The Moston Dragon
There is a lane leading off the Sandbach to Middlewich road called Dragon’s Lane, whose name is rooted in a legend that there was once a lake there inhabited by a dragon which terrorised the local countryside.
The story goes that one Thomas Venables, hearing of the dragon, vowed to kill it. Having equipped himself, he arrived at the dragon’s lake just in time to see it devouring a child that it had seized. He fired arrows at it ineffectually until he pierced one of its eyes; he then proceeded to attack it from its blind side with his sword, until he was eventually successful in killing it.
His action was rewarded by being given the manor of Moston, and was commemorated in both the Venables coat of arms, and in the name of the lake and lane.
The following singular and romantic circumstance is recorded, in a Patent of Augmentation, of the Arms and Crest of Thomas Venables, of Goulbourne, in this County, who was lineally descended from Sir Gilbert Venables, Knight, (Commissioner to King William the Conqueror), and from whom, Colonel Robert Venables, the Author of the Experienced Angler, claims his descent. His Crest was a Demy Dragon, Gules, issuing out of a Welson or Weir to take a Fish, Argent. “A terrible Dragon made his Abode in the Lordship of Moston, where he devoured all such Persons as he laid hould on, which the said Thomas Venables hearing tell of, in following the Example of the valiant Romans, and not regarding his Life, in Comparison with the Safeguard of his Countrymen, did in his own Person, courageously set on the Dragon, whom first he shot through with an Arrow, and afterwards manfully slew him, at which Instant, the said Dragon was devouring of a Child; for the which worthy Act, was given unto him the Lordship of Moston, by the ancestors of the Earls of Oxford, the Lords of the Fee there. And also, ever since, the said Thomas and his Heirs, in Remembrance thereof, have used to bear, as well in the Arms, as in the Crest, a Dragon.” The Patent of Augmentation, is dated, Thirtieth of October, Anno 1560.
OFT have we heard of that fell fight,
In which old England’s patron knight,
By chroniclers St. George who’s hight
The scaly dragon slew.
But of that combat now I sing,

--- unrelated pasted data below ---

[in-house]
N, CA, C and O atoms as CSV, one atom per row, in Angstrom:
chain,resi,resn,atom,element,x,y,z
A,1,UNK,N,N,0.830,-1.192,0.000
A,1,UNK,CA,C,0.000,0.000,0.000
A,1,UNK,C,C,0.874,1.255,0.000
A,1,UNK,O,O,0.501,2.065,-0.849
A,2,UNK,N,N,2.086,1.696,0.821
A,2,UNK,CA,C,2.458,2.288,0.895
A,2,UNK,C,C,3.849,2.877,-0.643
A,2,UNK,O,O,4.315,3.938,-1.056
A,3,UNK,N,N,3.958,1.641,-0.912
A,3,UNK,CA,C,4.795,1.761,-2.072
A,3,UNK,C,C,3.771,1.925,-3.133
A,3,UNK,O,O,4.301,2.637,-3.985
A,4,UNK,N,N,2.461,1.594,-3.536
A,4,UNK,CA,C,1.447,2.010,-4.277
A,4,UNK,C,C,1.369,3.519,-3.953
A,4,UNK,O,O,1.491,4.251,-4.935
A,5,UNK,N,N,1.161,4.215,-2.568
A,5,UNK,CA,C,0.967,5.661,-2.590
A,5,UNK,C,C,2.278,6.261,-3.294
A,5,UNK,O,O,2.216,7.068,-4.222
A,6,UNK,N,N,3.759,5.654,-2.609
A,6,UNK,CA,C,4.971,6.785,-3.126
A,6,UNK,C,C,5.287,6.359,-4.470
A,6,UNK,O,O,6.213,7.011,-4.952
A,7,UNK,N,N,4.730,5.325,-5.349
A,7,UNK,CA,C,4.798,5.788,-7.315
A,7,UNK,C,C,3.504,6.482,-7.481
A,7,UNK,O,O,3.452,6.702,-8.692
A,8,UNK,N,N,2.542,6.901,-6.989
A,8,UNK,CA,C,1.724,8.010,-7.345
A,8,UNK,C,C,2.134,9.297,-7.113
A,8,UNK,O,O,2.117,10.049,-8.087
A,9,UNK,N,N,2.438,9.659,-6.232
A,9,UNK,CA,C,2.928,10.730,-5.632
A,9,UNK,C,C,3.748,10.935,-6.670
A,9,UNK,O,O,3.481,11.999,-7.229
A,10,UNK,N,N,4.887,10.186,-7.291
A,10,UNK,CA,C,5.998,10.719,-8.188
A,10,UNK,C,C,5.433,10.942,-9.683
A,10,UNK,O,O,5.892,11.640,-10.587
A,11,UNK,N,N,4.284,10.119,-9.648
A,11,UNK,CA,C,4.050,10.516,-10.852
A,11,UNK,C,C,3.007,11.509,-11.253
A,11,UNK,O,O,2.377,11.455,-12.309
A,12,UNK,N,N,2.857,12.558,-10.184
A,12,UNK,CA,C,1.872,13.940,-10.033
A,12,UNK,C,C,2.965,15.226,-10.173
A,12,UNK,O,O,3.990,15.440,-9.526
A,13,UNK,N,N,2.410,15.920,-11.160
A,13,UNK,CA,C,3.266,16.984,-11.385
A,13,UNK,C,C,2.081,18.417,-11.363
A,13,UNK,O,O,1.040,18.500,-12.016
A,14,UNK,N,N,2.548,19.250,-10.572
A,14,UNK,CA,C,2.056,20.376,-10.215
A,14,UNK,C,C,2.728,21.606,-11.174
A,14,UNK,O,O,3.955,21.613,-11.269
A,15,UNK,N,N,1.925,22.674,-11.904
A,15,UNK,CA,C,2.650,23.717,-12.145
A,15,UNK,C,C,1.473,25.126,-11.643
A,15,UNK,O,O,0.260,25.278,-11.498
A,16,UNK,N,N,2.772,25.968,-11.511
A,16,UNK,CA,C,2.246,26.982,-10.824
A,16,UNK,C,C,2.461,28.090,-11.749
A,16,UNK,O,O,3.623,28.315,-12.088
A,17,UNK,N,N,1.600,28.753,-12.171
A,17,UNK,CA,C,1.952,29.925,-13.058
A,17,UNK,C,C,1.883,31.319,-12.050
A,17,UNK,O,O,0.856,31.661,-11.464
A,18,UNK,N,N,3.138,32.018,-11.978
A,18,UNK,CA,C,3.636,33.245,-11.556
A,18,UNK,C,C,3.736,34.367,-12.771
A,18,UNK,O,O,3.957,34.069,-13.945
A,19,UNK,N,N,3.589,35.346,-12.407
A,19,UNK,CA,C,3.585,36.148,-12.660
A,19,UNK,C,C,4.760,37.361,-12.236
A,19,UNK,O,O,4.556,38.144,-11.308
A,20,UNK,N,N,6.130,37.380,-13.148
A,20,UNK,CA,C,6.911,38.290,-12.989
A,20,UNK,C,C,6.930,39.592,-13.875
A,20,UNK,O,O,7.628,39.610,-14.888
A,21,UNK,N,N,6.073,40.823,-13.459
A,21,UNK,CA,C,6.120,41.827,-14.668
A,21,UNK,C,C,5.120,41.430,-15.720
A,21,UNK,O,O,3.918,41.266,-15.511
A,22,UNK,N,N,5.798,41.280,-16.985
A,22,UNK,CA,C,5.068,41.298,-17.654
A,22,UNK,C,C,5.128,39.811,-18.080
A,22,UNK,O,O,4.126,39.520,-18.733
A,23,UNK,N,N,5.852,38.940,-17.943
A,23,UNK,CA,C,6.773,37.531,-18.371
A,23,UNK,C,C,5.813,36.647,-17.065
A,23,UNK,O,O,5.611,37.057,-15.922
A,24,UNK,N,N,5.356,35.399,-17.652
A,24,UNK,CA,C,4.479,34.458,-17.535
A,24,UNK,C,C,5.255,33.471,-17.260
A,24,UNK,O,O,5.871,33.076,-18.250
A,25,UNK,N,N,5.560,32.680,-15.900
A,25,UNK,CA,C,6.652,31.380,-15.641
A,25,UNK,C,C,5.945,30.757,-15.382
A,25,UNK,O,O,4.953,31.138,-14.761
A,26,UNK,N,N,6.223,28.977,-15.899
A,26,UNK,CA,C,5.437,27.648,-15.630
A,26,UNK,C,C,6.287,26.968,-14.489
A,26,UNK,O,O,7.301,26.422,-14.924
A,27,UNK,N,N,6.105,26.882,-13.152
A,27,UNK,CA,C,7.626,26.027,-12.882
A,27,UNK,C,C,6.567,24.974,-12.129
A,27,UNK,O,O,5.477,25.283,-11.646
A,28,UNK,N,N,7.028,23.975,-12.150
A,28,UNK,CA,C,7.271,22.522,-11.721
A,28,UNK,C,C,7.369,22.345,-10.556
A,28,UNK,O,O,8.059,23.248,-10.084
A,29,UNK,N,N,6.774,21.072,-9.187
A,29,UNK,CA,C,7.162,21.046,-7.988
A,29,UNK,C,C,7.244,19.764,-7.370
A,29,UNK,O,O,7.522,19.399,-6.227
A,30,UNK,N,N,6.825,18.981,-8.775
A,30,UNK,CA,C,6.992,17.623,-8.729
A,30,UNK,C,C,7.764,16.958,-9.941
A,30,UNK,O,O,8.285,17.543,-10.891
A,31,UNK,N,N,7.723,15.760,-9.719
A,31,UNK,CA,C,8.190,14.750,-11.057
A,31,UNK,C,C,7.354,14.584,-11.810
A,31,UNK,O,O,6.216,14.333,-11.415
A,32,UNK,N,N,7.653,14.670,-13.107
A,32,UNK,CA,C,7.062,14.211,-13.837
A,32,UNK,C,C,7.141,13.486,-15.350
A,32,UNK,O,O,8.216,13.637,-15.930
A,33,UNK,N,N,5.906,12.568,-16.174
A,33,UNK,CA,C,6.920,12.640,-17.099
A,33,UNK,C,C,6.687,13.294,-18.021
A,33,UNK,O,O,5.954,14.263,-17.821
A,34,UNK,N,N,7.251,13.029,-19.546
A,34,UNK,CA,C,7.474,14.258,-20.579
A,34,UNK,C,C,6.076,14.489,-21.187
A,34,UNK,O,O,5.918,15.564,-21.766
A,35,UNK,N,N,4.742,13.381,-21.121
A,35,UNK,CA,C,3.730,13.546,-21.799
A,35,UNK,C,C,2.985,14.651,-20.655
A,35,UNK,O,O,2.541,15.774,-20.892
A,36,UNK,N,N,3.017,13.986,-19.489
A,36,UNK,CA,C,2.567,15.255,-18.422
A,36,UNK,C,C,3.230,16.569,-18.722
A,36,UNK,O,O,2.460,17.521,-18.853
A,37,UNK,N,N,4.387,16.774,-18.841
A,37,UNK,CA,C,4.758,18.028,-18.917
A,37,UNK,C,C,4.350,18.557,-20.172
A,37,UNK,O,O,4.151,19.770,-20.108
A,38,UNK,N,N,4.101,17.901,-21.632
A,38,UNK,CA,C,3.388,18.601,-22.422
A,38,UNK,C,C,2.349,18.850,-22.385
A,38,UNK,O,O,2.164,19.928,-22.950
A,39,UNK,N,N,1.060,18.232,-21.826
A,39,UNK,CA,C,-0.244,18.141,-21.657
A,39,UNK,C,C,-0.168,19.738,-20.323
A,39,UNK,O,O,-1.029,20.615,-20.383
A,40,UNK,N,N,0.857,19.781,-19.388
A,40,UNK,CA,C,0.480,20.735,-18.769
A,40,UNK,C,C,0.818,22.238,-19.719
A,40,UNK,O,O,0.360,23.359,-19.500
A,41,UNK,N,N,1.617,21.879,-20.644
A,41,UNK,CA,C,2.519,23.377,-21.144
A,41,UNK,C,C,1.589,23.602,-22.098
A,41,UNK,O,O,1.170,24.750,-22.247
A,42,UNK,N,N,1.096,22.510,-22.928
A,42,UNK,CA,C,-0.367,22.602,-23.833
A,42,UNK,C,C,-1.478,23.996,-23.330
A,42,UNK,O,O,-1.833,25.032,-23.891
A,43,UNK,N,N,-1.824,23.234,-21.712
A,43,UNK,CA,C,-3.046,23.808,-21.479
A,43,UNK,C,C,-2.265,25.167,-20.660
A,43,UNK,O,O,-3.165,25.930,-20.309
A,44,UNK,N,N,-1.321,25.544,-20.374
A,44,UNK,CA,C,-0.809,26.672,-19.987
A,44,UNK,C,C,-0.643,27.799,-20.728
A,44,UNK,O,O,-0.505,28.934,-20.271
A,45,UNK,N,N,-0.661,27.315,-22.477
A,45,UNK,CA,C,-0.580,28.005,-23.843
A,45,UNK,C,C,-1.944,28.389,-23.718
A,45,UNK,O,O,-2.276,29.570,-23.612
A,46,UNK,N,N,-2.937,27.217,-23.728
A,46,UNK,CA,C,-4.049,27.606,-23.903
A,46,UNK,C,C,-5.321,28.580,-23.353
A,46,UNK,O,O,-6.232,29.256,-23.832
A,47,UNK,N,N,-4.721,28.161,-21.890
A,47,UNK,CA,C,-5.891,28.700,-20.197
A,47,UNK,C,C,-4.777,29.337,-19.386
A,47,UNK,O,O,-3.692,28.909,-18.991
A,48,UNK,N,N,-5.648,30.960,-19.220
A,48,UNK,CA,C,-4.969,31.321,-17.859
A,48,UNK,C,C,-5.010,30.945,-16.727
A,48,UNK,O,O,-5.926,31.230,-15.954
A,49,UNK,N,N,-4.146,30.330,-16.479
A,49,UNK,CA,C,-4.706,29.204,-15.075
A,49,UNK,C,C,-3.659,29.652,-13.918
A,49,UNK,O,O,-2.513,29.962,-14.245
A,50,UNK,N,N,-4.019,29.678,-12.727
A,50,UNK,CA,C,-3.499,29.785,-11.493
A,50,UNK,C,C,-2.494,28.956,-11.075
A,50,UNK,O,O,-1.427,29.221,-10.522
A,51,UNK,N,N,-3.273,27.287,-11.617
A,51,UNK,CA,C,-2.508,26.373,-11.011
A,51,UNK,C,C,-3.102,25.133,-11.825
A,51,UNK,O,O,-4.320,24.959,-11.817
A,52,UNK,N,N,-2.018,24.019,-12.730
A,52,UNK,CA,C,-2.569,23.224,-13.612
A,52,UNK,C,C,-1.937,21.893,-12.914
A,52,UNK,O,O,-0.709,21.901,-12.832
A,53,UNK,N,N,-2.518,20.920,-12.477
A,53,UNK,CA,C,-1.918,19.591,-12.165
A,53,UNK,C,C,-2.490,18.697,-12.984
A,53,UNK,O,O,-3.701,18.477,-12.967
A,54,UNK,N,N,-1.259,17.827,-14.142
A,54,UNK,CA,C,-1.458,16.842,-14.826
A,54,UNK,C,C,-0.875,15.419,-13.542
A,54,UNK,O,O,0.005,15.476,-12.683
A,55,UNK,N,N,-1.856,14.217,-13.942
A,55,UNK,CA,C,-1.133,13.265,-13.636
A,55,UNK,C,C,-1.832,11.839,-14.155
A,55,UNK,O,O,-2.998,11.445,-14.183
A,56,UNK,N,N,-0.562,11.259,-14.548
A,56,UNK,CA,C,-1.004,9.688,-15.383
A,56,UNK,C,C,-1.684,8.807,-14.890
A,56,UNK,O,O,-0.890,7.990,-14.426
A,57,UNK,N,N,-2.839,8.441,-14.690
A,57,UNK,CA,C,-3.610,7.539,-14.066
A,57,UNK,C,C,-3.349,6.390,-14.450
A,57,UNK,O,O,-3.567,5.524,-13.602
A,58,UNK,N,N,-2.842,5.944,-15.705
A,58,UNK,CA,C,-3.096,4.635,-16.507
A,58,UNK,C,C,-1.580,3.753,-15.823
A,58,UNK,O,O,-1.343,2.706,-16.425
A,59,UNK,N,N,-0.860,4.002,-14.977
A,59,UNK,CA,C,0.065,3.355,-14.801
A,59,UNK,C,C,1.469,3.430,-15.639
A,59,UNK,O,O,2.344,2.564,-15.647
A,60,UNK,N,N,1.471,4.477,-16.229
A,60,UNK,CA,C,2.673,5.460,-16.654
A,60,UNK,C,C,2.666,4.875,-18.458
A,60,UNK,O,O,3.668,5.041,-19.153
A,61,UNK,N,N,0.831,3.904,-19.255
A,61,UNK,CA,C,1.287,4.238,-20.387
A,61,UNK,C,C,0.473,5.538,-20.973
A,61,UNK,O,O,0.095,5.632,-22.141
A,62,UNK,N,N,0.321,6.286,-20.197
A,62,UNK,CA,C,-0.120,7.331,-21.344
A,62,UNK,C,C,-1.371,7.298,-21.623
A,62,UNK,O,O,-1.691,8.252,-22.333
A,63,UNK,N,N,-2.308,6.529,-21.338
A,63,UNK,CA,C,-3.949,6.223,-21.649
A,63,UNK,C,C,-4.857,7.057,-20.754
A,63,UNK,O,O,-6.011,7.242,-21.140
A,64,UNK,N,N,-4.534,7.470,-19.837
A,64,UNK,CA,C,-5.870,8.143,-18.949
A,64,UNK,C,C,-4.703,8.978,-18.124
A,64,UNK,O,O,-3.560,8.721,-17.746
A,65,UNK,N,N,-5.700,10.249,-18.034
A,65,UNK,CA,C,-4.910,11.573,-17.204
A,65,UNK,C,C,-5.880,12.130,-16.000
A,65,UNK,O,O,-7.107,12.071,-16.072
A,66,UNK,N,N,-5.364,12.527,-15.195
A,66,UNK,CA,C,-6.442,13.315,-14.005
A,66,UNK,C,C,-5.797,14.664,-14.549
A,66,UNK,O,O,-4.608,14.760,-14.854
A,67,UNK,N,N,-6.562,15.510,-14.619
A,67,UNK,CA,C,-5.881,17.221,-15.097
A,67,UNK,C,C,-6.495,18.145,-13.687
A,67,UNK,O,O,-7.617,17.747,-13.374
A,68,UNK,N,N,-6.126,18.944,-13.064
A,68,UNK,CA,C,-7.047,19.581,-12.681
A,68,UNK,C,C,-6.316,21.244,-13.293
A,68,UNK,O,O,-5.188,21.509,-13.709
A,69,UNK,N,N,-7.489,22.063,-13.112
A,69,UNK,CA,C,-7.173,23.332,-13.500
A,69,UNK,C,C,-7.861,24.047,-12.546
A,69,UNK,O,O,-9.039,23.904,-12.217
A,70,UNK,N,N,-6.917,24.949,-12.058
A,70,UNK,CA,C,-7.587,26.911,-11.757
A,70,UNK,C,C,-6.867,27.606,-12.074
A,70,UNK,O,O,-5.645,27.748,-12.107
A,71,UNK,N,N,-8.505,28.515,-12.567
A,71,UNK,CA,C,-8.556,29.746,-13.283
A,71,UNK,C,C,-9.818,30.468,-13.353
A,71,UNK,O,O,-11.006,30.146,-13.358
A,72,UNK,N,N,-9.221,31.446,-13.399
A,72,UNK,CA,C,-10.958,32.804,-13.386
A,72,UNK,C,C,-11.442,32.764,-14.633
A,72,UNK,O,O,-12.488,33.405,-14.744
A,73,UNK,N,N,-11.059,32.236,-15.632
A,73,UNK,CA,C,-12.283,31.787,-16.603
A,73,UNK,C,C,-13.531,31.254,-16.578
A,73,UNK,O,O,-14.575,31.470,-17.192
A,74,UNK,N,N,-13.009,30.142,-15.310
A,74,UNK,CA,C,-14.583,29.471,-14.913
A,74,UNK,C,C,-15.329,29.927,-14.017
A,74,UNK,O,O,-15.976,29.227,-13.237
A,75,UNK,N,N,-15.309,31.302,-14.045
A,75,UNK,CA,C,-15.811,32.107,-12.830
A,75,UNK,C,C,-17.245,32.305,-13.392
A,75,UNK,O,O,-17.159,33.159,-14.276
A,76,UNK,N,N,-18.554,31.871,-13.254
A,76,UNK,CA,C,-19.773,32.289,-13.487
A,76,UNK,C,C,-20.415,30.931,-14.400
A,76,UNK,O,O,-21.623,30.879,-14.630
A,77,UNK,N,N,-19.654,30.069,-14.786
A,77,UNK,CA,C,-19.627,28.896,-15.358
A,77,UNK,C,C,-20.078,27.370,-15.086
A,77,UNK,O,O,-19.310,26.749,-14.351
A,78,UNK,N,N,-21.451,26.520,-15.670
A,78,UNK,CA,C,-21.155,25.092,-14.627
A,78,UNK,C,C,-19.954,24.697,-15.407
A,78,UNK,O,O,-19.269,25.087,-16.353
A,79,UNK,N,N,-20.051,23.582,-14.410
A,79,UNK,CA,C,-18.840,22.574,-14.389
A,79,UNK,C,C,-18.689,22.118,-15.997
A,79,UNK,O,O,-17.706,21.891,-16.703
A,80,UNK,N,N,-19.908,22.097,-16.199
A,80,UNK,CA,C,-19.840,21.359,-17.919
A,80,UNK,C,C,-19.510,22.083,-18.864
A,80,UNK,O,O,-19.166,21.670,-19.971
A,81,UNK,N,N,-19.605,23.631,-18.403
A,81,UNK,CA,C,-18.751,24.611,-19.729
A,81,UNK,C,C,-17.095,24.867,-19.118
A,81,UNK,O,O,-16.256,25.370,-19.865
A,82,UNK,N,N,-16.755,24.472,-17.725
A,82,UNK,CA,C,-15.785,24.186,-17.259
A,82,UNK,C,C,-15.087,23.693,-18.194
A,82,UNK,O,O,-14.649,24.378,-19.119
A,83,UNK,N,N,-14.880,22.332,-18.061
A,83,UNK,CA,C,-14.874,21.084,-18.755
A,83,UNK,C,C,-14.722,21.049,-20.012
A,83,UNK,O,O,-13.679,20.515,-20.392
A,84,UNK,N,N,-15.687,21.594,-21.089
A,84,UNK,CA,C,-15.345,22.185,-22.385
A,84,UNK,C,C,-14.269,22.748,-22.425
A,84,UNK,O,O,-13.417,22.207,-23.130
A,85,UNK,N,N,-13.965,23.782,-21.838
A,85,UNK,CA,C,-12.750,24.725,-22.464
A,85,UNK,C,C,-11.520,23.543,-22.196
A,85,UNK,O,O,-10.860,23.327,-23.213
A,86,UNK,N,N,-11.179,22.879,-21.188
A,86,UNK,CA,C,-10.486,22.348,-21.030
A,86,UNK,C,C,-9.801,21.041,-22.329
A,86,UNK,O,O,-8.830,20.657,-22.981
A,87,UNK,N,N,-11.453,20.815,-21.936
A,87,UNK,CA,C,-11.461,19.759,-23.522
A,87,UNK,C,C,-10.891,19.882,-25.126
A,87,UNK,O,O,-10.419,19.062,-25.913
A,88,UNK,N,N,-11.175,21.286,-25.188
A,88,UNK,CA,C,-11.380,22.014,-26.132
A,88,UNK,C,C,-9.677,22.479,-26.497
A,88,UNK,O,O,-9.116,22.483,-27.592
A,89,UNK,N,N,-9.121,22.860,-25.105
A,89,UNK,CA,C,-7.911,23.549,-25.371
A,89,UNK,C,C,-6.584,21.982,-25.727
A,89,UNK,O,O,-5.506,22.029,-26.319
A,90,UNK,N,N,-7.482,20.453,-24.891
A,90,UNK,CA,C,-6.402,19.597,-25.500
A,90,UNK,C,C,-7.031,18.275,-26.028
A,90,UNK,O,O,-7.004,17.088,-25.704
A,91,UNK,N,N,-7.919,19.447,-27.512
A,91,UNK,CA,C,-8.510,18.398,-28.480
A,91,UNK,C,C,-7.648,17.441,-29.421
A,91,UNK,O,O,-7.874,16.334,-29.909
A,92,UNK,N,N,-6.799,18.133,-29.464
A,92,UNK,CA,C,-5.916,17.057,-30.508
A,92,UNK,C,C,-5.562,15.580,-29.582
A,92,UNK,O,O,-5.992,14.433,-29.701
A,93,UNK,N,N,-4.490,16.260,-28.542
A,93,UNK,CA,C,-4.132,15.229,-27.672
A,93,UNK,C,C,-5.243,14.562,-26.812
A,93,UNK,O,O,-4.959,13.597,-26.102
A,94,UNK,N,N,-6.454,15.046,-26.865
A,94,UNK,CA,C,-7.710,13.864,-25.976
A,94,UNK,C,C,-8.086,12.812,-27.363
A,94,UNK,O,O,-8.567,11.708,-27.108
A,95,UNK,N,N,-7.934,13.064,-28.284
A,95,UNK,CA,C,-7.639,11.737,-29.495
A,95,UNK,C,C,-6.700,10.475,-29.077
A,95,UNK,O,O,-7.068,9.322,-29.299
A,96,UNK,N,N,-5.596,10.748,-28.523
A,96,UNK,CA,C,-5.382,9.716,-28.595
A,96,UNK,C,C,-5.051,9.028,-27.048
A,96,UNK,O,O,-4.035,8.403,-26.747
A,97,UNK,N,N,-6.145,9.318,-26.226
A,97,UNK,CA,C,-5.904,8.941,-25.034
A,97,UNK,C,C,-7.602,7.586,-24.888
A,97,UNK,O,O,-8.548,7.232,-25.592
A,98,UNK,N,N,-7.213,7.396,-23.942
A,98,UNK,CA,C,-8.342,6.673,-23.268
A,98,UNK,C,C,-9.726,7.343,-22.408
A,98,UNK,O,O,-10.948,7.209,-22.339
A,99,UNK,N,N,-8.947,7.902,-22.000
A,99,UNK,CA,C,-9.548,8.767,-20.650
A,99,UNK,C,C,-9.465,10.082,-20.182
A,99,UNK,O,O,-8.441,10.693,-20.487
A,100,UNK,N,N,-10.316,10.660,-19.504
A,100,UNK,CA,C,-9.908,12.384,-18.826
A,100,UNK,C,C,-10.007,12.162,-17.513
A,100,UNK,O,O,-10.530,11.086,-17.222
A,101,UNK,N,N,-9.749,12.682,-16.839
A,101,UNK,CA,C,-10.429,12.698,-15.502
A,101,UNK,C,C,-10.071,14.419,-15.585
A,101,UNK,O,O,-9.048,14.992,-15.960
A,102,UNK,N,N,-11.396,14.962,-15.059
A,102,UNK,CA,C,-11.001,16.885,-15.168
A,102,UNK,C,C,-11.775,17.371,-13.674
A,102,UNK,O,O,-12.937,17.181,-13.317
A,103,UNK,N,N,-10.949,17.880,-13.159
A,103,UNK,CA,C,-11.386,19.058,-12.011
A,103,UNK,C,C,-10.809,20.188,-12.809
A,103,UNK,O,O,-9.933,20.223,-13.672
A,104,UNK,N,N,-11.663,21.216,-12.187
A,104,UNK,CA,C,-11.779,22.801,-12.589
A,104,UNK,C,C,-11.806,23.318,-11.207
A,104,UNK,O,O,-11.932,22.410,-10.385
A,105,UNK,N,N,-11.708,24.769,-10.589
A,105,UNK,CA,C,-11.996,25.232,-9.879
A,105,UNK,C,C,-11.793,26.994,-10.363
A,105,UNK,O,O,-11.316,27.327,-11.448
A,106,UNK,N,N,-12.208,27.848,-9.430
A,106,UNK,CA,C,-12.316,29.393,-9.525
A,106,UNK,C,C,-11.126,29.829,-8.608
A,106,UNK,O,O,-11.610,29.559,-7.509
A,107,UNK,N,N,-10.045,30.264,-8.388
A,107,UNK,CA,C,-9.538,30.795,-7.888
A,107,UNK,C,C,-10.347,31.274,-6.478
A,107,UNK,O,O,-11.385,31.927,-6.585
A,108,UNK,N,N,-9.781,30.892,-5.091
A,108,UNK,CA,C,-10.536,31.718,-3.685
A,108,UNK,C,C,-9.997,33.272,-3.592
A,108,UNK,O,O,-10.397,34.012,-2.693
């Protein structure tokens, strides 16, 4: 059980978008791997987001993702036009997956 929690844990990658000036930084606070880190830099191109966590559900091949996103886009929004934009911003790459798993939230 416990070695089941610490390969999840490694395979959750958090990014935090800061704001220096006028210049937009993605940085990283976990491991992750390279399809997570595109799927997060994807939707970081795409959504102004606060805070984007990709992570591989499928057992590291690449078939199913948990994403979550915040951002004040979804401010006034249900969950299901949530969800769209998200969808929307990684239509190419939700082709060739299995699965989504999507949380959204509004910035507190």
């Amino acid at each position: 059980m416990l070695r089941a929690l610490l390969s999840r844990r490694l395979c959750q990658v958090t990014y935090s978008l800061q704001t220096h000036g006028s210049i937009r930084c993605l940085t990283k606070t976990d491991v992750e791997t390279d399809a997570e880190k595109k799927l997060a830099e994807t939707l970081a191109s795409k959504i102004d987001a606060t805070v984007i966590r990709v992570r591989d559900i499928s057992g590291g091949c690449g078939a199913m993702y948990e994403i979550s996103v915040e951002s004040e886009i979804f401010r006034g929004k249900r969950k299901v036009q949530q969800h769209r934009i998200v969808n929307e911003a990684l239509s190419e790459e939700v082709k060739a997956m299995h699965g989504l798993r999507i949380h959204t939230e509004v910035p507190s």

With which all Cheshire once did ring
A picture of the fight I’ll fling,
And of a warrior true.
A dragon Cheshire troubled sore,
Insatiate was his horrid maw;
Clotted with blood and poisonous gore,
Wide wasted he the land.
Widows and orphans would turn pale,
Were he but named, men’s hearts would fail;
Warriors, ne’er known before to quail,
Durst not before him stand.
Moston’s curst township rued the day
When in its swamp it wallowing lay;
Like the thick dust uprose the spray,
As thrashed his tail the slime.
Remnant of monsters, that the flood
Retiring left (a deadly brood),
Or sprung from some gaunt giant’s blood,
Spawn of some devilish time.
Sharp fangs gaped wide a triple row,
Its bloodshot eyes like flames did glow,
Its body like a serpent low,
And scaled o’er as with mail.
Six claws on either side appear,
Its prey to seize, its prey to tear:
’Twas said, that e’en a grizzly bear
Had crushed its whelming tail.
Where’er it roamed, its upas breath
On all sides, round, above, beneath,
Like plague-sores, belched a horrid death,
’Gainst which ’twas vain to pray.
This gallant Venables did hear
(A man he was to Cheshire dear),
And Moston he resolved to clear,
Or perish in the fray.
He vowed unto his ladye fair
To beard the dragon in his lair,
And offered up to heaven a prayer
To grant him strength in fight.
The dragon’s swamp scarce had he won,
The beast had seized a widow’s son;
He was his mother’s only one.
Loud shouted then the knight.
The morning mists that challenge cleft;
The dragon heard the shout, and left
The child of sense not life bereft,
And rushed on in his might.
Bold Venables unflinching drew
With steady hand the sounding yew;
Forth, winged by death, the arrow flew,
And pierced the dragon’s eye.
Well ’twas he aimed not at his side:
The sharpest bolt had vainly tried
To pierce elsewhere his scale-armed hide,
Or to the heart come nigh.
Fierce through the reeds the dragon crashed,
The swamp to foam in fury lashed,
Wildly at Venables it dashed
The knight ne’er dreamt to fly.
On the blind side advanced he then,
And smote the beast once and again
Between the scales: soon in the fen
Black heart blood soaked the ground.
Far, far, that dying shriek was heard,
E’en distant Beeston’s warders stirred,
And springing up some onslaught feared,
So awful was the sound.
Who, who, may paint the widow’s joy?
Again, again, she hugs her boy.
What can the mother now annoy?
Her lost child breathes again!
Broad lands in Moston for that deed
(Fortune’s reward, and Valour’s meed),
For Cheshire saved in utmost need,
The Venables did gain.
But what than lands he valued mair,
Was a dark tress of glossy hair
(For this, what would not true knight dare?),
Gift of his ladye fair.
A dying dragon bathed in gore,
Which e’en in death an infant tore,
In arms he proudly thenceforth bore,
Emblazoned on his shield.
Still, children at the dragon quake;
The fight to list they’ll play forsake;
Still by the name of ‘Dragon’s lake’
Is called that Moston field.
Venables (Antrobus, co. Chester). Az. betw. two bars a mullet ar. in chief two mullets of the last. Crest—A wyvern pass. gu. issuing from a weir ar.
Venables (Agden and Horton, co. Chester). Az. two bars ar. in the centre point a mullet of the second. Crest—A demi wyvern erect, wings elevated gu. issuant from a weir basket erect or.
Venables (Reg. by Roberts, Ulster, to Colonel Robert Venables, who landed with his regiment in Dublin, 22 July, 1649). Az. two bars ar. in chief as many mullets pierced of the last. Crest—A wyvern, wings elevated and tail nowed ar. beaked and legged or, swallowing an infant in swaddling clothes ppr. swaddled gu.